Monday, April 09, 2007

Happy To Be Nappy

Latest talking anus host, Don Imus, apologizes for his "nappy-headed hos" comment. Will rehab and counseling come next? Are ratings down for the I man? Yes, I know, degrading has been in and trendy for a long time but - "nappy-headed hos?"

As though there's not enough self-destructive Black artists referring to Black women as hos - Imus has to join the chorus. Imus should take his 10 gallon cowboy hat and ride into the sunset with the remains of his poor leathered skin and vodka soaked brain cell.

Imus, and others, trying to be serious and/or funny, Limbaugh, Savage Weenie, Rosie, Maher, Springer, Dennis Miller, O'Reilly, Howard Stern, etc. are "Personalities." Ha! No they're not.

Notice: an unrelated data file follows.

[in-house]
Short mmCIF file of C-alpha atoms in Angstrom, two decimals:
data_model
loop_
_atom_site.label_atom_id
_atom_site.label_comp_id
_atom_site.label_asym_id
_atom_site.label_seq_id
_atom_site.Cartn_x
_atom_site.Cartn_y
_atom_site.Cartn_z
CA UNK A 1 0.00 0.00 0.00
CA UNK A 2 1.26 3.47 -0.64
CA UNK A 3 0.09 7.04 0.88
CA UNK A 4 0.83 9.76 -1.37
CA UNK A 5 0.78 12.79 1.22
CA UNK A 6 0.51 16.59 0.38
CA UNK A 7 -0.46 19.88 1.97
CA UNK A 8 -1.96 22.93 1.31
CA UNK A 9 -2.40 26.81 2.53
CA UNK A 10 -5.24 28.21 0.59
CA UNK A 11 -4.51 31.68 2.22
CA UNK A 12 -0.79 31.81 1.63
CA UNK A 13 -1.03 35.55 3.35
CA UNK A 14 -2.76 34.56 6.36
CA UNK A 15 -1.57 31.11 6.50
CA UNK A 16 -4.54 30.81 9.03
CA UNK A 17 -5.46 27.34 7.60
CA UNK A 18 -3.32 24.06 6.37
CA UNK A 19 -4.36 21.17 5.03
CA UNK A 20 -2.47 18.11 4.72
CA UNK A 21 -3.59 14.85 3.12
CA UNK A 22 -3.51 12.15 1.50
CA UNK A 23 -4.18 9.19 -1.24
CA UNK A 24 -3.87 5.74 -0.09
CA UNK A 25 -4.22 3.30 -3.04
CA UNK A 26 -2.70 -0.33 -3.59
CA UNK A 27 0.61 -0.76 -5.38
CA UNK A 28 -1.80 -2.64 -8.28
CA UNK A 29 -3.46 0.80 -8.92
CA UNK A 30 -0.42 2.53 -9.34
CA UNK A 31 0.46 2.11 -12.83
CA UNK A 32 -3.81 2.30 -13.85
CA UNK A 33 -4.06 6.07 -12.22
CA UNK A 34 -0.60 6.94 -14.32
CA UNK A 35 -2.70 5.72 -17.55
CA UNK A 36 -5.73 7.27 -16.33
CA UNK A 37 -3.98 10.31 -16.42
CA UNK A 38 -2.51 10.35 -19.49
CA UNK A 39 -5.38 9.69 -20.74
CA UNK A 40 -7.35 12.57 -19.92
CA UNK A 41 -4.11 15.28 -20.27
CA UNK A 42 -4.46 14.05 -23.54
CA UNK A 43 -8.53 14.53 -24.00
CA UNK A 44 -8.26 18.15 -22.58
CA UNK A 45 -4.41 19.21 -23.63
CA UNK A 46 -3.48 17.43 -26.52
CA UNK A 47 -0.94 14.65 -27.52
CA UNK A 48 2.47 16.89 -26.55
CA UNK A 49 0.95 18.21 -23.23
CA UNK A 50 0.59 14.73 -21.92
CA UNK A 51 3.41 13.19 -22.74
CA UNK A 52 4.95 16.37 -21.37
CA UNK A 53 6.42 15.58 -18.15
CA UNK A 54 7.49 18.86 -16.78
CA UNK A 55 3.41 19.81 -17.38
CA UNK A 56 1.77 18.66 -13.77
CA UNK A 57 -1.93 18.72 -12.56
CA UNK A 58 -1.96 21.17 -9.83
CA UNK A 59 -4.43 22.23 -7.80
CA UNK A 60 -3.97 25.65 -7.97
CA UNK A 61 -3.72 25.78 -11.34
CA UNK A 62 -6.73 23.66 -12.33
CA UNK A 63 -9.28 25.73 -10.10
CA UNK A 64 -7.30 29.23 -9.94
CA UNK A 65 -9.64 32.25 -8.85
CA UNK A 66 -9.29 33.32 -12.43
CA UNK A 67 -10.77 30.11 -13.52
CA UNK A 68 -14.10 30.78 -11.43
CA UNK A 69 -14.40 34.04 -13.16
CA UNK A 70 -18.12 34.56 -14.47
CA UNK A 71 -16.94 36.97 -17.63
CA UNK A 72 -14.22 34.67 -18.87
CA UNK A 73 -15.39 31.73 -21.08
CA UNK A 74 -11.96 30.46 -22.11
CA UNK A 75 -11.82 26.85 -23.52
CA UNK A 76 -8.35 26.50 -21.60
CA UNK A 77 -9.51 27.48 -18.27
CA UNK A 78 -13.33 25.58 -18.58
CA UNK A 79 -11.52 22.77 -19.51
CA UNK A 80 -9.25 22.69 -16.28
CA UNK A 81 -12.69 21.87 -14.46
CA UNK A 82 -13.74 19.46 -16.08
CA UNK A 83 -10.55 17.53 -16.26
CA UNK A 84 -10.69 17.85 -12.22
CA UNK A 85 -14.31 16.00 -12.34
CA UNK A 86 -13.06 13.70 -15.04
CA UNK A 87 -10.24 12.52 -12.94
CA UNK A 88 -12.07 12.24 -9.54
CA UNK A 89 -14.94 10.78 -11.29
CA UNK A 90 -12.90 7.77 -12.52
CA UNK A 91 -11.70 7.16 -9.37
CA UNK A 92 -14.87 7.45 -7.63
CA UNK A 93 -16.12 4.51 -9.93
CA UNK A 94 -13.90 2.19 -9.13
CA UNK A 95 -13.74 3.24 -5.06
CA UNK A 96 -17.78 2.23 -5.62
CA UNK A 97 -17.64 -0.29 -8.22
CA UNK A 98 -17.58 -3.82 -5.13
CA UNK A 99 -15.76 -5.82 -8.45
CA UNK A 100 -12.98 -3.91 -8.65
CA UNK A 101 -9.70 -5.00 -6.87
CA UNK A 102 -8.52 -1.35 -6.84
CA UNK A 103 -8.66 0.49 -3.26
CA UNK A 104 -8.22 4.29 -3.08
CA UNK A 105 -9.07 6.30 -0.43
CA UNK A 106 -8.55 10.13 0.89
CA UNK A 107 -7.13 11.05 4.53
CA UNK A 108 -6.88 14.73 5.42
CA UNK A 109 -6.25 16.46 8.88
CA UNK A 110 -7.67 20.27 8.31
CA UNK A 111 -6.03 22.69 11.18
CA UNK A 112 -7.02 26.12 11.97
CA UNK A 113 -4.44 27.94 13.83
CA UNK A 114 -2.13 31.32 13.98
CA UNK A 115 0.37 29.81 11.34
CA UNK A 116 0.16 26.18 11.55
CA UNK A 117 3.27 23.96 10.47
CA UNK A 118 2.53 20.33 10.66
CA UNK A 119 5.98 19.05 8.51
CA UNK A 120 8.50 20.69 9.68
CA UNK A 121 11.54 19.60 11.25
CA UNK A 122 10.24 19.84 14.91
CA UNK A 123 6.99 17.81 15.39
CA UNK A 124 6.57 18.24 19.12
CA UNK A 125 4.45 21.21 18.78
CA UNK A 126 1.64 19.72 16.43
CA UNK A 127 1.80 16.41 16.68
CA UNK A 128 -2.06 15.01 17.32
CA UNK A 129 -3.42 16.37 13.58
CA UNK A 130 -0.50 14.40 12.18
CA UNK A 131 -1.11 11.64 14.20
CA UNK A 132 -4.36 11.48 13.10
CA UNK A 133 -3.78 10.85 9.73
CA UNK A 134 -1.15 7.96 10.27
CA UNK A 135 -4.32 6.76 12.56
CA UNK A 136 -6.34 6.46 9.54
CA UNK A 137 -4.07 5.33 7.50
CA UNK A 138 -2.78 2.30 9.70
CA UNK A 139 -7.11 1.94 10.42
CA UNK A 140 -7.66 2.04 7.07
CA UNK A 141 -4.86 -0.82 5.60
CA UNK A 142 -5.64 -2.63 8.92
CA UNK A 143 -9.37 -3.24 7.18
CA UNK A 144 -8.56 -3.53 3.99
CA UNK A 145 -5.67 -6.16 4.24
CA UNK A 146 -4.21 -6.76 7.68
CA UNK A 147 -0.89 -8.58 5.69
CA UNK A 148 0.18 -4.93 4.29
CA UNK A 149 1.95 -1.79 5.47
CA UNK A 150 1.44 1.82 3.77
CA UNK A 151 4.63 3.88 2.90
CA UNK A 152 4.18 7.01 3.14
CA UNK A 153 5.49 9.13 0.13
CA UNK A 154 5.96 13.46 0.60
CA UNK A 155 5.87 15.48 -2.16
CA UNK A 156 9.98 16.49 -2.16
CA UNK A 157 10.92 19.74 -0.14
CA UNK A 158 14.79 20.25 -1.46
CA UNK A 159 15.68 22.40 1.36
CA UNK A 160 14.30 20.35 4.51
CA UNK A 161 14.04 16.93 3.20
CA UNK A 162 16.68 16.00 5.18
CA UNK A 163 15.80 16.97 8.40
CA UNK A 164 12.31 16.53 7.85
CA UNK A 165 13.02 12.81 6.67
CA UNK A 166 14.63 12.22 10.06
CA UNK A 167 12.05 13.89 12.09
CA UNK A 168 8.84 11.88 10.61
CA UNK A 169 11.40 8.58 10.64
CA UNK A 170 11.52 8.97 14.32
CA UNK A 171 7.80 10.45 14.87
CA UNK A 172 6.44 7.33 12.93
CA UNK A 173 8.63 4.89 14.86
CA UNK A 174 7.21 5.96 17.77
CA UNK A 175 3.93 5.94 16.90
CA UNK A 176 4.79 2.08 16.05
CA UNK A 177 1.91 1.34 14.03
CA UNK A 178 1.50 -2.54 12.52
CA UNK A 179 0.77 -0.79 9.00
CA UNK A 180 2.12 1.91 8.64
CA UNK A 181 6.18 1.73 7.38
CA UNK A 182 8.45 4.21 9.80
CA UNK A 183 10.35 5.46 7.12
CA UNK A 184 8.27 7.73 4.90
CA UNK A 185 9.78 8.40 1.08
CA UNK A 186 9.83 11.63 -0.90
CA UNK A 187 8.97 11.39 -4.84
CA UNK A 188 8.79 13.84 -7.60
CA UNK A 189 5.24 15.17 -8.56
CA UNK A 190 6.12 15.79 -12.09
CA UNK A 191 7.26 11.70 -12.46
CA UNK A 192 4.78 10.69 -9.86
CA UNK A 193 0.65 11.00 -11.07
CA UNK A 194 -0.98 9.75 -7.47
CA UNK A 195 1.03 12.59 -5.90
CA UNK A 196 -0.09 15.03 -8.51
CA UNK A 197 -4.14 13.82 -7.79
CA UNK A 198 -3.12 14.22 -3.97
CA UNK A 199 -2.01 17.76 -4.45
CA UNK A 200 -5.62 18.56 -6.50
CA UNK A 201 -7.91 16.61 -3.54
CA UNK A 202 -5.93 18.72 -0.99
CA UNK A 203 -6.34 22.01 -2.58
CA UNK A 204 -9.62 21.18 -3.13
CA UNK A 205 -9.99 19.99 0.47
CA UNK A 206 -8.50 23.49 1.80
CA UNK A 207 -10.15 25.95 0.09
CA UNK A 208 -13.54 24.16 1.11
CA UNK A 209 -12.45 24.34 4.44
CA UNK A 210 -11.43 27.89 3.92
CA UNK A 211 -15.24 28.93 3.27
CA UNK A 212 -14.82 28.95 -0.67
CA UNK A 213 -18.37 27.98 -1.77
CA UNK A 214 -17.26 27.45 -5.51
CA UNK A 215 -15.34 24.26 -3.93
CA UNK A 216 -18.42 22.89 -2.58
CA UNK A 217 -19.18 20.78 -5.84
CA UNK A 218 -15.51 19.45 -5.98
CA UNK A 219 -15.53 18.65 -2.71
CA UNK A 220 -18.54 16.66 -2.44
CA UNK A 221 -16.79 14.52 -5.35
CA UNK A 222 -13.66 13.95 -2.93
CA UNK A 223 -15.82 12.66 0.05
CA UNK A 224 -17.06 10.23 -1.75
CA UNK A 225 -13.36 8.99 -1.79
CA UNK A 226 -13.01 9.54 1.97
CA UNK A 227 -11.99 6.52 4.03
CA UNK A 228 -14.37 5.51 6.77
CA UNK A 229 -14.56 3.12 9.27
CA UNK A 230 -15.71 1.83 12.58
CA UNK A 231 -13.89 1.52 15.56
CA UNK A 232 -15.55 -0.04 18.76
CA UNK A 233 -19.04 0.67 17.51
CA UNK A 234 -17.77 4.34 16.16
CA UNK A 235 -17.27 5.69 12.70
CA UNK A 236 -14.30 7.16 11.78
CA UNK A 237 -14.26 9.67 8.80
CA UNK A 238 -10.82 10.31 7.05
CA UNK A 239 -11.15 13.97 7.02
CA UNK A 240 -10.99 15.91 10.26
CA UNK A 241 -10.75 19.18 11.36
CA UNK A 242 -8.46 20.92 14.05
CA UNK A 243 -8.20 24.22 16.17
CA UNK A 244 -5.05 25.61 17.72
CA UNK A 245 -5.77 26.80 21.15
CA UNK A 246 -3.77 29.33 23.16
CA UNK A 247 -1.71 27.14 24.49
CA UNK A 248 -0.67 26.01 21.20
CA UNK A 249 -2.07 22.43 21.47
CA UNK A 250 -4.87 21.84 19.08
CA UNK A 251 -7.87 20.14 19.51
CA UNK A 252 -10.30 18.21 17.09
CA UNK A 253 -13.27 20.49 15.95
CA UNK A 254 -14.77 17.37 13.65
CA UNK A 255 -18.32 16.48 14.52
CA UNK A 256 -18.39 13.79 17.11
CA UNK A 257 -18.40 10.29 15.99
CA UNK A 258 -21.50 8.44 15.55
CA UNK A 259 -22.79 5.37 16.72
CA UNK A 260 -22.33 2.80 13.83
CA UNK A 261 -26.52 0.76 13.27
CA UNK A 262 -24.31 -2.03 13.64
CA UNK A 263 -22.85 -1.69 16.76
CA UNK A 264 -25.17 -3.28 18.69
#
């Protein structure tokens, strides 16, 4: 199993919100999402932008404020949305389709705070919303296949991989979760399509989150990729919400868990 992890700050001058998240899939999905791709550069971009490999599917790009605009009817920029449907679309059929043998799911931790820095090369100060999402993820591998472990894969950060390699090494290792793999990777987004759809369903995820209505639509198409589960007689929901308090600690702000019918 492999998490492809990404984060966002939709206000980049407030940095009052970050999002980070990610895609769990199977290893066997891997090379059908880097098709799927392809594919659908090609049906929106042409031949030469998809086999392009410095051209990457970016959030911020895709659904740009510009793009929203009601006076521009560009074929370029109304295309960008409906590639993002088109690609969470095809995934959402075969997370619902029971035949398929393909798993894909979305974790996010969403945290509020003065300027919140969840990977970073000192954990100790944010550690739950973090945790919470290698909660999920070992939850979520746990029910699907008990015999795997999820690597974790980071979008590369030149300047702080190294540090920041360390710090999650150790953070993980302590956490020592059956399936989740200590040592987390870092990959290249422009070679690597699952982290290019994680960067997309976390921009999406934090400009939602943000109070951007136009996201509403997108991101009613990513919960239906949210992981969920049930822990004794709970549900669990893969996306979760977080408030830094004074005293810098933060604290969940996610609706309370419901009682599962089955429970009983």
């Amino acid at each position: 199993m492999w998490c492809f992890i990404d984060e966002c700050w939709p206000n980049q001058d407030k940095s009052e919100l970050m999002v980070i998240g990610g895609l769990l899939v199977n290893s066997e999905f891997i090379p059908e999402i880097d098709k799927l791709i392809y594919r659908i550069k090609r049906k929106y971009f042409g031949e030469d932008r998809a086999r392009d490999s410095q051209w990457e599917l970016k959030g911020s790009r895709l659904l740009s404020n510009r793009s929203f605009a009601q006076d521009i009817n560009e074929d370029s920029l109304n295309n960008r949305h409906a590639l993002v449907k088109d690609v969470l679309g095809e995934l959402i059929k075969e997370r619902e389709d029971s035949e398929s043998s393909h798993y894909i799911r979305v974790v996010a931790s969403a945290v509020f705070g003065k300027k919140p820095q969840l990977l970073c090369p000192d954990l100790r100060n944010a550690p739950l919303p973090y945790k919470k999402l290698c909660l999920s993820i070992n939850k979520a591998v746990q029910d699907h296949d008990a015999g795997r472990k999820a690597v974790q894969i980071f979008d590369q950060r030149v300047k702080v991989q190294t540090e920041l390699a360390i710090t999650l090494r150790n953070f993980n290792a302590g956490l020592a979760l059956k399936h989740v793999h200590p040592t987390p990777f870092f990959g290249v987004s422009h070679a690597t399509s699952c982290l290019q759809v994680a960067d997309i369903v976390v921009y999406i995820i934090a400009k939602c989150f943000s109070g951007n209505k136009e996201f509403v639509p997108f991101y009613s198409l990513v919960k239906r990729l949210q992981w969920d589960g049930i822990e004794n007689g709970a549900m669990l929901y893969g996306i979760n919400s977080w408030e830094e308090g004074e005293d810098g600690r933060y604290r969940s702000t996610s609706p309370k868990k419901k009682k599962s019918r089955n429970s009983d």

They're narcissistic sociopaths. Public raunch addicts presented to a socially dysfunctional and illiterate audience by MSM, Inc. Big mouths without talent, glorifying the rude, the obnoxious, the vulgar. Addicts, addicted to egos, to alcohol, drugs, food, their own voice. Corporate controlled, overpaid inflated ids. Now, who's a ho?


Anonymous said...

Speaking of the self destructive Black artists, it seems they get away with denigrating Black women and their reputations in the songs they sing just because they (the artists) are Black. How does this give them the right to cast dispersions on a whole group of women. In depicting the women from their race in a disparaging way in their work, they look silly, as they are undermining their own people. If this is the kind of citizens they want to be, why should we be made to look bad?